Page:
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Shattuck, S. F., et. al (ed.) / A history of Neenah

The 1940's,   pp. 123-[142] PDF (4.5 MB)

Page 126

  As registered nurses were called into service by their Country,
civilian nurse shortages developed. To offset this locally, The Ia Clark
Memorial Hospital began the training of Nurses' Aides, with Miss
Esther Klingman as D)irector of this division of the war emergency
program. Over j37 young women were trained to give volunteer
service at the hospital. Men, too, volunteered to relieve the critical
nursing shortage, and Miss Klingman conducted a class for these men,
who became volunteer orderlies, averaging many hours of volunteer
service each month.
  Twin City young women joined the armed services, too, as the
country called on its young women to help, thereby relieving stateside
servicemen for more important jobs at home and abroad. More than
0oo young women went into the WACS, the WAVES, SPARS and
Marine Corps Reserve.
Industry Converted to War
  Neenah industry went to war, too. Ration packages, munitions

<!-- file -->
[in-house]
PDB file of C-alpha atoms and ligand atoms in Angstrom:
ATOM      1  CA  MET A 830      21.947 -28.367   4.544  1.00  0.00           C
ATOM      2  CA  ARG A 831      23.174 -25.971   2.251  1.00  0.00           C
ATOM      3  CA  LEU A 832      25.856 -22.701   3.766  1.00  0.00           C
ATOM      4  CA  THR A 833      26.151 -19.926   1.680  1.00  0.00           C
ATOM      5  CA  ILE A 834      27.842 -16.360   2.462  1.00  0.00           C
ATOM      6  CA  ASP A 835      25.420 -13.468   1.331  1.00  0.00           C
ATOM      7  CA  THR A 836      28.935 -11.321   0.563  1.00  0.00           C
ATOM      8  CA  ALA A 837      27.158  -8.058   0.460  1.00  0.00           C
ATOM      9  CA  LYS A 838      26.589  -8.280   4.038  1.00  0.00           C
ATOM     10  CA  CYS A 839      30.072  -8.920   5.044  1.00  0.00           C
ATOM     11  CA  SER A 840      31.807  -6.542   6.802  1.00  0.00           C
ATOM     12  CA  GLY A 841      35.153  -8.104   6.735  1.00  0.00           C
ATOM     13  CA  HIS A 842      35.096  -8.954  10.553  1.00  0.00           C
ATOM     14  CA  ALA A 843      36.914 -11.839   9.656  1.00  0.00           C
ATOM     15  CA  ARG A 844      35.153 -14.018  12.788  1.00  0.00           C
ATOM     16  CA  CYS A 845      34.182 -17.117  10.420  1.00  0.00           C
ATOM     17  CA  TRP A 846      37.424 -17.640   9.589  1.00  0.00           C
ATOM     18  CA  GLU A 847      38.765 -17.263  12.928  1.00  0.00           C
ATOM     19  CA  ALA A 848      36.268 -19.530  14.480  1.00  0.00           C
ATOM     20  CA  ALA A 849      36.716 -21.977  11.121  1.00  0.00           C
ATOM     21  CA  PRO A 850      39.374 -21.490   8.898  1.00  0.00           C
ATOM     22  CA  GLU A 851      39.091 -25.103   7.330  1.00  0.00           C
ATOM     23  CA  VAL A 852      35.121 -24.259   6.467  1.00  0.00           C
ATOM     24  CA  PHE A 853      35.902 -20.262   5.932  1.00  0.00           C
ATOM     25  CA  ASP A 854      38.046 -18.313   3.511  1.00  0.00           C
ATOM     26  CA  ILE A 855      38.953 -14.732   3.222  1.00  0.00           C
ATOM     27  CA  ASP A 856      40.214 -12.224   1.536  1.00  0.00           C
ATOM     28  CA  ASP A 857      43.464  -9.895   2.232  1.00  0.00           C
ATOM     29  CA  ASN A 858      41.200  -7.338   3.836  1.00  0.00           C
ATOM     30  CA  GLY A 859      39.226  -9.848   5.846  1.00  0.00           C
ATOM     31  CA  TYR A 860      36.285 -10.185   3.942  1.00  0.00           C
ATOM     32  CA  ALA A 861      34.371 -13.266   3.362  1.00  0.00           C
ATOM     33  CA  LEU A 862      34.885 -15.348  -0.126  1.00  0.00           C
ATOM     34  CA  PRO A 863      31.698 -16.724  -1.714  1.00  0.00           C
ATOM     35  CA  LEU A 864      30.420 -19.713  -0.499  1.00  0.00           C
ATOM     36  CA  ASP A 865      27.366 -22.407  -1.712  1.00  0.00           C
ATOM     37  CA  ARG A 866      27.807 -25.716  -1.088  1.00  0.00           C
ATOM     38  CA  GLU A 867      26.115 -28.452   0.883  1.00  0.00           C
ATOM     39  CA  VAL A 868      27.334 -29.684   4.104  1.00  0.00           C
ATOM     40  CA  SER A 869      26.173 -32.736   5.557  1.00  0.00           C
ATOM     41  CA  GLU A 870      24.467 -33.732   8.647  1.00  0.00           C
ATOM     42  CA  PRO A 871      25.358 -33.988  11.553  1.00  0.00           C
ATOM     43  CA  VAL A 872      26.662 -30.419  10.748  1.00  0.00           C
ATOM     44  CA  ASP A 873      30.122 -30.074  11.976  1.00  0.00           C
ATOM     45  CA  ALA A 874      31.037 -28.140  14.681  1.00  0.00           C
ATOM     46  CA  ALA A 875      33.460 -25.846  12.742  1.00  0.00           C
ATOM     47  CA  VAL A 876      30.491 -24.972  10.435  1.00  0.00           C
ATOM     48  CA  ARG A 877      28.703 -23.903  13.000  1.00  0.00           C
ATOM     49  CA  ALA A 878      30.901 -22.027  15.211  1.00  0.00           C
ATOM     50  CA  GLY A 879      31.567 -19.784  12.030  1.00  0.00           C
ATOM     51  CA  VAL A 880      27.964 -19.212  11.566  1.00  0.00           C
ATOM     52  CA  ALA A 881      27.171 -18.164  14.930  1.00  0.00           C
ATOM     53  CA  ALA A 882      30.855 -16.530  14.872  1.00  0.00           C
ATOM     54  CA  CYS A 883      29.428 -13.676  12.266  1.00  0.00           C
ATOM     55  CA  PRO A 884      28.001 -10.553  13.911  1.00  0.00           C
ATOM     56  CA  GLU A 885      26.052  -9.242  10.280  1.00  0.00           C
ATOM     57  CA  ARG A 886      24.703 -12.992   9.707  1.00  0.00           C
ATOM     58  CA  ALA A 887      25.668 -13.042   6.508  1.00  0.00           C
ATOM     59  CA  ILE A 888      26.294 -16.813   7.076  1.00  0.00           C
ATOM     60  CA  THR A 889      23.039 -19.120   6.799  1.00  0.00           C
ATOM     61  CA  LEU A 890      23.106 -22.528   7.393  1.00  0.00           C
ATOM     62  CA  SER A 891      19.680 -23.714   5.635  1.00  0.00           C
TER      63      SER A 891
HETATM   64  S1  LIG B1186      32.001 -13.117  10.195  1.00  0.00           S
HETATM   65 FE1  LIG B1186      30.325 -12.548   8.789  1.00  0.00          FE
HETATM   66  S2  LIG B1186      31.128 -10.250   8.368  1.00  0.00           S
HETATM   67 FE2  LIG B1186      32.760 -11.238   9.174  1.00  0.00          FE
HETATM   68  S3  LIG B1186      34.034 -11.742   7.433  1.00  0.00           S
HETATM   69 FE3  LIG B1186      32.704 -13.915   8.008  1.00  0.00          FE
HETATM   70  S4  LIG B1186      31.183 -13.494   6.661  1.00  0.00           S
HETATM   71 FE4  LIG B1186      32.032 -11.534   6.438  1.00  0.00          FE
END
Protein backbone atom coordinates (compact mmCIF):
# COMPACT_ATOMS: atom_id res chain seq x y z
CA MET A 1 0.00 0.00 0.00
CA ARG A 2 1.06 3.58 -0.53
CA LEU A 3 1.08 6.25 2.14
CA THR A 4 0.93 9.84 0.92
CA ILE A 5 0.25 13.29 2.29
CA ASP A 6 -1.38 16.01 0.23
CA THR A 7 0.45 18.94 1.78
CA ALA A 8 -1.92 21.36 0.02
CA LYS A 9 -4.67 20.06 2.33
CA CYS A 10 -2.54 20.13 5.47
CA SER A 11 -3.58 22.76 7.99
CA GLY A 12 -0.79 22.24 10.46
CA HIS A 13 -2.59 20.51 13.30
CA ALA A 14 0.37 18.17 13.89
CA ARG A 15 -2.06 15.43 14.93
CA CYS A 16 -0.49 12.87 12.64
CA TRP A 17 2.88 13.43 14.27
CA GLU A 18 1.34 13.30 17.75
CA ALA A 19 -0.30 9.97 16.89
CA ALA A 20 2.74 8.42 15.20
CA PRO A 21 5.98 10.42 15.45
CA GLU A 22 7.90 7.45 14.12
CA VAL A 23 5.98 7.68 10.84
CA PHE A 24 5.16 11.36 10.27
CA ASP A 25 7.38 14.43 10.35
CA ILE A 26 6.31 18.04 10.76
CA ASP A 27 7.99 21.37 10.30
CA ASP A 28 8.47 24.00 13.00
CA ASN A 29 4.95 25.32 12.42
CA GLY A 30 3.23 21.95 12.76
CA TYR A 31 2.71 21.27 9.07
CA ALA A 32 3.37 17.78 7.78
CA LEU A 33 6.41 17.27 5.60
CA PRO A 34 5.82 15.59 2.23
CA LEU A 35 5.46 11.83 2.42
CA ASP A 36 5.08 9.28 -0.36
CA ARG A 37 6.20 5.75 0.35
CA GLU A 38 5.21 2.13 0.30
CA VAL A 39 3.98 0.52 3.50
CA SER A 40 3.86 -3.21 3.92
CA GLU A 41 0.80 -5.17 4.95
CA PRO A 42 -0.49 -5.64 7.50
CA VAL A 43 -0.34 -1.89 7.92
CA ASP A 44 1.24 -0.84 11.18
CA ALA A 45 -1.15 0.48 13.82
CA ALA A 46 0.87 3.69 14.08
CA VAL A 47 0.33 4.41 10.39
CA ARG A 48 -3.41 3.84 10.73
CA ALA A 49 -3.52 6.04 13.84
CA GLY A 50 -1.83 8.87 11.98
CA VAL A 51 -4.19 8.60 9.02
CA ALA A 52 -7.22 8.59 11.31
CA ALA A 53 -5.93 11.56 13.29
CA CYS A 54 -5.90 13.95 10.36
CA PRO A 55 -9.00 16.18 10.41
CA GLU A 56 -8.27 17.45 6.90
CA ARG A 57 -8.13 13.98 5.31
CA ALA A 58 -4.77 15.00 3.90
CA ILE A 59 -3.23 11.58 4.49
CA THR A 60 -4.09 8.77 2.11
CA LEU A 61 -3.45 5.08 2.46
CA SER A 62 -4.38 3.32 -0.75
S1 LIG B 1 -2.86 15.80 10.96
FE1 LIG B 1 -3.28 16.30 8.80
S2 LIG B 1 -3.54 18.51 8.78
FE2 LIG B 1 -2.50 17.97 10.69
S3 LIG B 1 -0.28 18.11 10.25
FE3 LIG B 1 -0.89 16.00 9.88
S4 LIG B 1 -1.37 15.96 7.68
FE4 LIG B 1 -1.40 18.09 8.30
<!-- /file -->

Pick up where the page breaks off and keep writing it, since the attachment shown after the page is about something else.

cartons, bags for powder and concentrates, packaging for dehydrated
foods, protective properties for medical and drug supplies, heat sealed
bags, laminated cellophane, machine rubber stocks and shafts for
cargo ships and PT boats, castings for machine tools, gear shift mecha-
nisms for reversing drives on LST landing ships and tanks, map
papers, camouflage papers, raincoats, gun mounts, fuses were among
the articles made by Neenah employees in industries that joined the
fight. Some companies made hydraulic cylinders, pilot valves, shell
casings, 37 MM armor piercing shells used in P-38 fighting ships;
bronze machine tool castings and bronze condenser castings for de-
stroyer escort ships, bomber brake linings, filter waste used in oil
filters on tanks, jeeps and naval vessels. The tags on machine guns,
paper on which important letters and orders were written, woods
used in airplanes, cargo ship doors and war housing-all were part of
the war work turned out locally.
The varmy-:a vy "c"
  It was on the morning of August 29, 1943, that D. K. Brown,
President of Neenah Paper Company, opened the following letter:

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